While it is the goal to obtain holistic information on pipeline material properties to reduce uncertainty and thus risk, many operators are forced to deal with various unknowns when it comes to Integrity Management (IM) decisions. Increasing expectations for improvements in addressing issues related to pipeline data and documentation that weigh on operators are resulting in the emergence of new regulations. The new regulation issued by PHMSA (Pipeline and Hazardous Materials Safety Administration) to extend IM requirements. The new regulations will result in a significant expansion of the safety requirements that apply to natural gas pipelines in the U.S.
The first set of new regulations from PHMSA regarding the safety of gas transmission pipelines will take effect on July 1, 2020. This first installment comes with a focus on Maximum Allowable Operating Pressure (MAOP) reconfirmation, verification of pipeline material properties, expansion of assessment requirements and the incorporation of API 1163 by reference. As part of MAOP reconfirmation, which aims to reconfirm a pipeline segment’s MAOP, an operator must use the pipeline’s material properties, which are Traceable, Verifiable and Complete (TVC), to represent the pipeline segment’s physical characteristics.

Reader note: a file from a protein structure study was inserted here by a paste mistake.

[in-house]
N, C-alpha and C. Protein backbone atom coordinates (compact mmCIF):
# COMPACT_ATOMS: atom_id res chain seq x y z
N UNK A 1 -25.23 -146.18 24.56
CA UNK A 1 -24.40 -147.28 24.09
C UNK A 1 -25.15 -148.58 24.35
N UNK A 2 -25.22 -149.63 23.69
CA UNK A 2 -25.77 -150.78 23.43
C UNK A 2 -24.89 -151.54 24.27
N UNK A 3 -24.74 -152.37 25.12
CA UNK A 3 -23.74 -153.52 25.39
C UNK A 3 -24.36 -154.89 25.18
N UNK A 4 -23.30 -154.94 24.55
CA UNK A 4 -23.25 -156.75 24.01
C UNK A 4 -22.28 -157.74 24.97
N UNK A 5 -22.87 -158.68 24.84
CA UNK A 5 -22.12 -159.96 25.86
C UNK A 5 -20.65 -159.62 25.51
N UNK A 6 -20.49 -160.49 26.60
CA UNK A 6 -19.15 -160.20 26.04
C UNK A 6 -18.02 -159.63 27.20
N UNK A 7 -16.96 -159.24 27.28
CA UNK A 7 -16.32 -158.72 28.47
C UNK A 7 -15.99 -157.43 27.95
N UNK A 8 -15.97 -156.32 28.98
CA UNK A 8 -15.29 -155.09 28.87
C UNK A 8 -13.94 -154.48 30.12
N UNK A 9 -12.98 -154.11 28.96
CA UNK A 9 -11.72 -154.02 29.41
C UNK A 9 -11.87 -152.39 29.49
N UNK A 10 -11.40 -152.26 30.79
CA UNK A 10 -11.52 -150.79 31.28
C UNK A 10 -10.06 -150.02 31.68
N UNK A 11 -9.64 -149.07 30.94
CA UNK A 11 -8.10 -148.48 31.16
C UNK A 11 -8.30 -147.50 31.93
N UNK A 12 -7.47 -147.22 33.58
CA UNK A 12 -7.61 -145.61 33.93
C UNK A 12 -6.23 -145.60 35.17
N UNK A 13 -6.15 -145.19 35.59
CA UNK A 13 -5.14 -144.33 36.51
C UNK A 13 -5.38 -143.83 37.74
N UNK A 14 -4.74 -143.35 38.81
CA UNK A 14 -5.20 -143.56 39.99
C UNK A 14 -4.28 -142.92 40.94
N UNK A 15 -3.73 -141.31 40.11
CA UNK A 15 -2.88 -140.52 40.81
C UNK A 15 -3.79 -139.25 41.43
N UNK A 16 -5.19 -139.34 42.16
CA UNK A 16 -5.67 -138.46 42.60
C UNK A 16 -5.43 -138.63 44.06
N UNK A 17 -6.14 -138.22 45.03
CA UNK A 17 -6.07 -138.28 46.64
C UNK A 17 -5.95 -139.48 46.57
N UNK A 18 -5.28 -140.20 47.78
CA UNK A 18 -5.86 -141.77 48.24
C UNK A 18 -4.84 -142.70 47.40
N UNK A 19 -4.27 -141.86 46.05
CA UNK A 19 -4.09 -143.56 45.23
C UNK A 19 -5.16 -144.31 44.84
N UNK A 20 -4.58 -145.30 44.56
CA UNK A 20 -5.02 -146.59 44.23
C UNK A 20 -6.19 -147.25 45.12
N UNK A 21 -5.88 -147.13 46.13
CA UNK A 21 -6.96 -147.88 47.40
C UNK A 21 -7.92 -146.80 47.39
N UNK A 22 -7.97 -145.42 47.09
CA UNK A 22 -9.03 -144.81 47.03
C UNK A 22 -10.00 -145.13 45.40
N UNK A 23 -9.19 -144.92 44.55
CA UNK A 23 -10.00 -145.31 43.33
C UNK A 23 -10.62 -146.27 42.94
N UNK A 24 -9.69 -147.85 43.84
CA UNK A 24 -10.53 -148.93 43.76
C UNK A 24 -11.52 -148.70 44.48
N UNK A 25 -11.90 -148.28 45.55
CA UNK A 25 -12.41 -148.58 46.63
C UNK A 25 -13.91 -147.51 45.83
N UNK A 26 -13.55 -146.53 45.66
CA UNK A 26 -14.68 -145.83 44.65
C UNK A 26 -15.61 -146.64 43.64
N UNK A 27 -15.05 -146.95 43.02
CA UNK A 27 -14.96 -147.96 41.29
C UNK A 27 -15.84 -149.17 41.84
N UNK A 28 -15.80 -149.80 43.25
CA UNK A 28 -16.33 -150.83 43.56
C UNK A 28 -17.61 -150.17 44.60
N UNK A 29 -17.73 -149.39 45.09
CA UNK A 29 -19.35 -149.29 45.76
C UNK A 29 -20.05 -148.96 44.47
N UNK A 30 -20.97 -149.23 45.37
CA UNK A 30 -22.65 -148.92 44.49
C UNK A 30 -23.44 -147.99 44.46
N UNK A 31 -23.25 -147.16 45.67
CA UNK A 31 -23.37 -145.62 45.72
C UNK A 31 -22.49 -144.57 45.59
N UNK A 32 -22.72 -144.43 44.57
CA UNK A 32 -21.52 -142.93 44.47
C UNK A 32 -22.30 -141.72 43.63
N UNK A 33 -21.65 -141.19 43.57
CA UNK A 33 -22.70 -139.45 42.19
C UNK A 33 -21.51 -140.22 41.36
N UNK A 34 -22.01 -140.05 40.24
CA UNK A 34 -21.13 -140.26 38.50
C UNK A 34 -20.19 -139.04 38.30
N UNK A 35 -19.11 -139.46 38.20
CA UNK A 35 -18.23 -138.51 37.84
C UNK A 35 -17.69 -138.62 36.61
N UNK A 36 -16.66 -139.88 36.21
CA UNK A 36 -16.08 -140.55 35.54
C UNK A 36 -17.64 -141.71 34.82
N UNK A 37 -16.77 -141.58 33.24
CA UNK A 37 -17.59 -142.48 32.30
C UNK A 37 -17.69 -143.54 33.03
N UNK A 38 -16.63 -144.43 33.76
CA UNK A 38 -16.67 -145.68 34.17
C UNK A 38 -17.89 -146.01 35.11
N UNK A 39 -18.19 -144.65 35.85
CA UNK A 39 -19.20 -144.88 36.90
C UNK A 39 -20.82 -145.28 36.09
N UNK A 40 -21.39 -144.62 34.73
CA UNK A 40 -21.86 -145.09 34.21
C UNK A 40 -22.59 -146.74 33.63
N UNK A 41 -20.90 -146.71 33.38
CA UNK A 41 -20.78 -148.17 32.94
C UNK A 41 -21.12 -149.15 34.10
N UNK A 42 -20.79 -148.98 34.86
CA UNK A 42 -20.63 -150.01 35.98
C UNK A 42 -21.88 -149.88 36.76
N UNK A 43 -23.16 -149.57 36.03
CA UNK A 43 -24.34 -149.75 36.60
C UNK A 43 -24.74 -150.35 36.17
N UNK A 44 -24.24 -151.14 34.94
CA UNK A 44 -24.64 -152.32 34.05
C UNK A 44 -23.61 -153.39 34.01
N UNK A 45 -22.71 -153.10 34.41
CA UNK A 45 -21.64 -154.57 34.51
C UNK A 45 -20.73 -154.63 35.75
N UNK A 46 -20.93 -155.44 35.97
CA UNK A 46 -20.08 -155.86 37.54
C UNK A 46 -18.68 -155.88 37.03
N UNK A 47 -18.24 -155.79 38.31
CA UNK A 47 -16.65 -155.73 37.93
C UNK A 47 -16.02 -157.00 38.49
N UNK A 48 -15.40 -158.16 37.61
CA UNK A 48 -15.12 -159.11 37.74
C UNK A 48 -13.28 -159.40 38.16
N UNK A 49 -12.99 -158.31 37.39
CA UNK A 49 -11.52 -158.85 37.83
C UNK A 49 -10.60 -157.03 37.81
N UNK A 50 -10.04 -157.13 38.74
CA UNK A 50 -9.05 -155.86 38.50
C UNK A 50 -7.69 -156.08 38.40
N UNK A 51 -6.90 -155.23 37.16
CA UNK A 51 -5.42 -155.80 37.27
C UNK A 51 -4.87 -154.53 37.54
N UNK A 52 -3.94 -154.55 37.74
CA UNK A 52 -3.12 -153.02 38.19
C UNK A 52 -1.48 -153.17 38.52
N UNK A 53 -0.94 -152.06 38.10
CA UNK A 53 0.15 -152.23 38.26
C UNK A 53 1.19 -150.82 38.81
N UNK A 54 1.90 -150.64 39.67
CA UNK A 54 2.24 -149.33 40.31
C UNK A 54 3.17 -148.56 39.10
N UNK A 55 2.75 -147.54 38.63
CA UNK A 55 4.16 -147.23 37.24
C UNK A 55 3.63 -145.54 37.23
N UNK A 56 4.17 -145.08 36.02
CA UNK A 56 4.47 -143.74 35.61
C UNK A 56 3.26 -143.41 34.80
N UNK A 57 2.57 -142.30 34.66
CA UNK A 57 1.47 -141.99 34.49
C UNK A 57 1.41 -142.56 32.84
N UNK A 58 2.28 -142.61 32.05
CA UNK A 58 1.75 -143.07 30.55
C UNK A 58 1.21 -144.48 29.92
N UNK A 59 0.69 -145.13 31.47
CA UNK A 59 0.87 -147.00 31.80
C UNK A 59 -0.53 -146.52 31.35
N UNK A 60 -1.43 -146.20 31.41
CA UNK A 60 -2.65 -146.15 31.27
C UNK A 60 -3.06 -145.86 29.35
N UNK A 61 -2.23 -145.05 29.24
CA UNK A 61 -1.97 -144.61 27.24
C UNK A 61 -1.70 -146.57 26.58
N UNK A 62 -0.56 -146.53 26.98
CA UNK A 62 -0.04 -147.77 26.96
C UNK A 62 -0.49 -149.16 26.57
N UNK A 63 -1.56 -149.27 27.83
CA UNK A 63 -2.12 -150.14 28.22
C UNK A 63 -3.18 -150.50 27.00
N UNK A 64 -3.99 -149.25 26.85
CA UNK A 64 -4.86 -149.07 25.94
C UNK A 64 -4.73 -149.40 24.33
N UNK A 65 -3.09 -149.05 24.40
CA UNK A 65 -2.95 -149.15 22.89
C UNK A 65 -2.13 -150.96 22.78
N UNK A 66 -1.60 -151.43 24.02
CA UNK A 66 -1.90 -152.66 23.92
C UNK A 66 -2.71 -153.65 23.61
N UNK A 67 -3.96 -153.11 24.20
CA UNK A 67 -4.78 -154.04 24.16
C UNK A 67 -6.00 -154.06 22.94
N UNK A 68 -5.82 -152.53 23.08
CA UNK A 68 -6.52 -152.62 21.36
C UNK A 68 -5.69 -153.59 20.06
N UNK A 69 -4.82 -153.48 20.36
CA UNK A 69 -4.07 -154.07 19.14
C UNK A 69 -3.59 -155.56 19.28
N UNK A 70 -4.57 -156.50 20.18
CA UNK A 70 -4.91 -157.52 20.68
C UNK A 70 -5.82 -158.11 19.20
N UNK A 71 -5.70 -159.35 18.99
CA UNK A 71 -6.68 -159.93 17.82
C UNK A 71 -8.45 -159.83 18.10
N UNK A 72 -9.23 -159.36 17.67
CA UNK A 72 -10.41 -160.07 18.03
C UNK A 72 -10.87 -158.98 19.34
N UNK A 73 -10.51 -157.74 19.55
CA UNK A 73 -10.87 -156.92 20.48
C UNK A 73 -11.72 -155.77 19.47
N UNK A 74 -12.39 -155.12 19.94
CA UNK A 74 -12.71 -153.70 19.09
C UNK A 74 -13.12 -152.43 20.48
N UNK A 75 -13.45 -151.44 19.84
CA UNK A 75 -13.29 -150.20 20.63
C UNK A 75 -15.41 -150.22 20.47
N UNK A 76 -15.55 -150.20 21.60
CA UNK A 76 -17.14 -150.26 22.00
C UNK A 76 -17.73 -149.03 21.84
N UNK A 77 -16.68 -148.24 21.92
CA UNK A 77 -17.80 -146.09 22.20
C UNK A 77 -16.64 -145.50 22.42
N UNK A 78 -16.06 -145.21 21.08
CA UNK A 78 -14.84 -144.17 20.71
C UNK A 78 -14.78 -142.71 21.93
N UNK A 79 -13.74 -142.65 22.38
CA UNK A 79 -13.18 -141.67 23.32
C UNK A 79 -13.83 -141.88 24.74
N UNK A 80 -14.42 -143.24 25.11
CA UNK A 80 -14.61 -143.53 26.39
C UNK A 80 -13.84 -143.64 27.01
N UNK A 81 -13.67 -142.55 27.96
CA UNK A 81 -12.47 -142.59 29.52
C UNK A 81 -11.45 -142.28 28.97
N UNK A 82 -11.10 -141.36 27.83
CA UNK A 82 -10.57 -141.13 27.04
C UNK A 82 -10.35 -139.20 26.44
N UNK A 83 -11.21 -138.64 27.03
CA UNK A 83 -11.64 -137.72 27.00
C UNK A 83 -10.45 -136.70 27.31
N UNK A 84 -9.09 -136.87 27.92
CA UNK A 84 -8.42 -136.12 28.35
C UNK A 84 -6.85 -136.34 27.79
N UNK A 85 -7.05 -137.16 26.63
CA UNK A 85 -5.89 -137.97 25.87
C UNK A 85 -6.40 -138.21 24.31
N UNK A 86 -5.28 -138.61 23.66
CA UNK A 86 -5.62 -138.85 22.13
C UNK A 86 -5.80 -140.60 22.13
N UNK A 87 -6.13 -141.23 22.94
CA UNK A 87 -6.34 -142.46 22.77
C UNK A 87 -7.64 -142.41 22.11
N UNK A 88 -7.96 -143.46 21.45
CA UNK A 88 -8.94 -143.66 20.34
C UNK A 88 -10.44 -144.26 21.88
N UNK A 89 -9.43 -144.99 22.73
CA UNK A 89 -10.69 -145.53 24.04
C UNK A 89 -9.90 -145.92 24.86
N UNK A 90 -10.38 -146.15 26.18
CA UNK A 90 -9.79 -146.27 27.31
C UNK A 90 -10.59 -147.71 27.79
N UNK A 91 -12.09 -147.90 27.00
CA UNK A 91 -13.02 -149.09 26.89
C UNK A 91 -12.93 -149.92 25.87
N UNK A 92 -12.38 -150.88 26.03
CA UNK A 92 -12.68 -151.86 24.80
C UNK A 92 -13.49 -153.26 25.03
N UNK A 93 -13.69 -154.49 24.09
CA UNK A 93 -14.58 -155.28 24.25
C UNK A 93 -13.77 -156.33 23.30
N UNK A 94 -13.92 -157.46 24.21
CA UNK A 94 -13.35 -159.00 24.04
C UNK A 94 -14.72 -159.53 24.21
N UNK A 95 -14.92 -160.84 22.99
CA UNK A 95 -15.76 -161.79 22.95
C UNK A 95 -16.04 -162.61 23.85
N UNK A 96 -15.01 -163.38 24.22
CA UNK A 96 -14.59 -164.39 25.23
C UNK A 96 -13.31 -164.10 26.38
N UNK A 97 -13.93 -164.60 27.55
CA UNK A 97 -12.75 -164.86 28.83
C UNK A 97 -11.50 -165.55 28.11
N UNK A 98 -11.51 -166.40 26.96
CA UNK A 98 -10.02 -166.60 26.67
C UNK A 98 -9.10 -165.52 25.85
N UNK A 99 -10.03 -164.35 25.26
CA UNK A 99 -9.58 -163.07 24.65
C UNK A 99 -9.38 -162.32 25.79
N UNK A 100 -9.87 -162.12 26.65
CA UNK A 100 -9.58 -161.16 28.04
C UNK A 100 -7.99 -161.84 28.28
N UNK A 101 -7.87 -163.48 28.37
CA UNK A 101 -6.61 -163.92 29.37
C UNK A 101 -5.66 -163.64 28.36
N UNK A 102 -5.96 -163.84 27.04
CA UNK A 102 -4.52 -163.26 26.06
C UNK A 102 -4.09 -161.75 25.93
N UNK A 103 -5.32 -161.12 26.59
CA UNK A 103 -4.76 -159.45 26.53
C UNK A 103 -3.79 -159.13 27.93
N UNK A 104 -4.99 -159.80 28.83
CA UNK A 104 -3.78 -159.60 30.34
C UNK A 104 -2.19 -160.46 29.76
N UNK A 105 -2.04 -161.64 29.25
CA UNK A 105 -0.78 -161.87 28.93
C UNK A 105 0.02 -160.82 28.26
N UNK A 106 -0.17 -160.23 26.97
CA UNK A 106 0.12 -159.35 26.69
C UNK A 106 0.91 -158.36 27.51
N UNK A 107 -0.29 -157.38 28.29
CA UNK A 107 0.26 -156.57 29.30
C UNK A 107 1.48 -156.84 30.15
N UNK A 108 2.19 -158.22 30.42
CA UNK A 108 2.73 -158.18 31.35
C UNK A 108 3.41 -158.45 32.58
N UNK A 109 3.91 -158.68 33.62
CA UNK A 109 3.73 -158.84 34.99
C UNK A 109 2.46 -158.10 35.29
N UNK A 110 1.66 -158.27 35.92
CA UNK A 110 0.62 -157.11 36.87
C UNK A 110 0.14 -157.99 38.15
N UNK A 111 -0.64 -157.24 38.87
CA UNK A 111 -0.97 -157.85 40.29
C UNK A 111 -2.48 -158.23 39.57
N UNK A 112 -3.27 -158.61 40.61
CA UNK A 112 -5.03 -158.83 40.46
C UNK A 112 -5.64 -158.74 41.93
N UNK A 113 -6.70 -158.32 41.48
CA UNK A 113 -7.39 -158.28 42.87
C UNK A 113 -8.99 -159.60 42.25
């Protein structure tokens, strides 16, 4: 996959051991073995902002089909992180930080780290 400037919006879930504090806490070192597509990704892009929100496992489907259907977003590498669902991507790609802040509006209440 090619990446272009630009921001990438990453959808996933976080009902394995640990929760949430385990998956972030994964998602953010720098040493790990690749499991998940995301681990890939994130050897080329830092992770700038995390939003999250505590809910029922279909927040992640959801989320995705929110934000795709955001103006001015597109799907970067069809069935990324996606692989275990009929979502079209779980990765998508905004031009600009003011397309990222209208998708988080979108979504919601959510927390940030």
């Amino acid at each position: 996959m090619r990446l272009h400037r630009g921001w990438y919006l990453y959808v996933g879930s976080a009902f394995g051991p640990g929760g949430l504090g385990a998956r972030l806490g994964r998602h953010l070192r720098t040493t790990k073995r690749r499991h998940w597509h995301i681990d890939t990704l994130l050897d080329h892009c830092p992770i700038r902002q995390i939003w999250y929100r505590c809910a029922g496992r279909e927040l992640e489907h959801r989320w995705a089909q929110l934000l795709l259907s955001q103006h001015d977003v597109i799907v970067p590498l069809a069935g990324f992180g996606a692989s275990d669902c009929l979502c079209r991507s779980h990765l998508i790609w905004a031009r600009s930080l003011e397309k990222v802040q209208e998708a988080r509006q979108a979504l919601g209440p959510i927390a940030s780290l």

The Verification of Pipeline Material Properties and Attributes for onshore steel transmission pipelines is defined by Section 192.607. This new section of the regulation can be thought of as a tool for establishing physical material properties for pipe to support fulfillment of the requirements in MAOP reconfirmation; analysis of predicted failure pressure; and Integrity Management related to threat identification, data gathering and integration, Figure 1. The efforts associated with Section 192.607 Verification of Pipeline Material Properties and Attributes will be to establish a pipeline segment’s: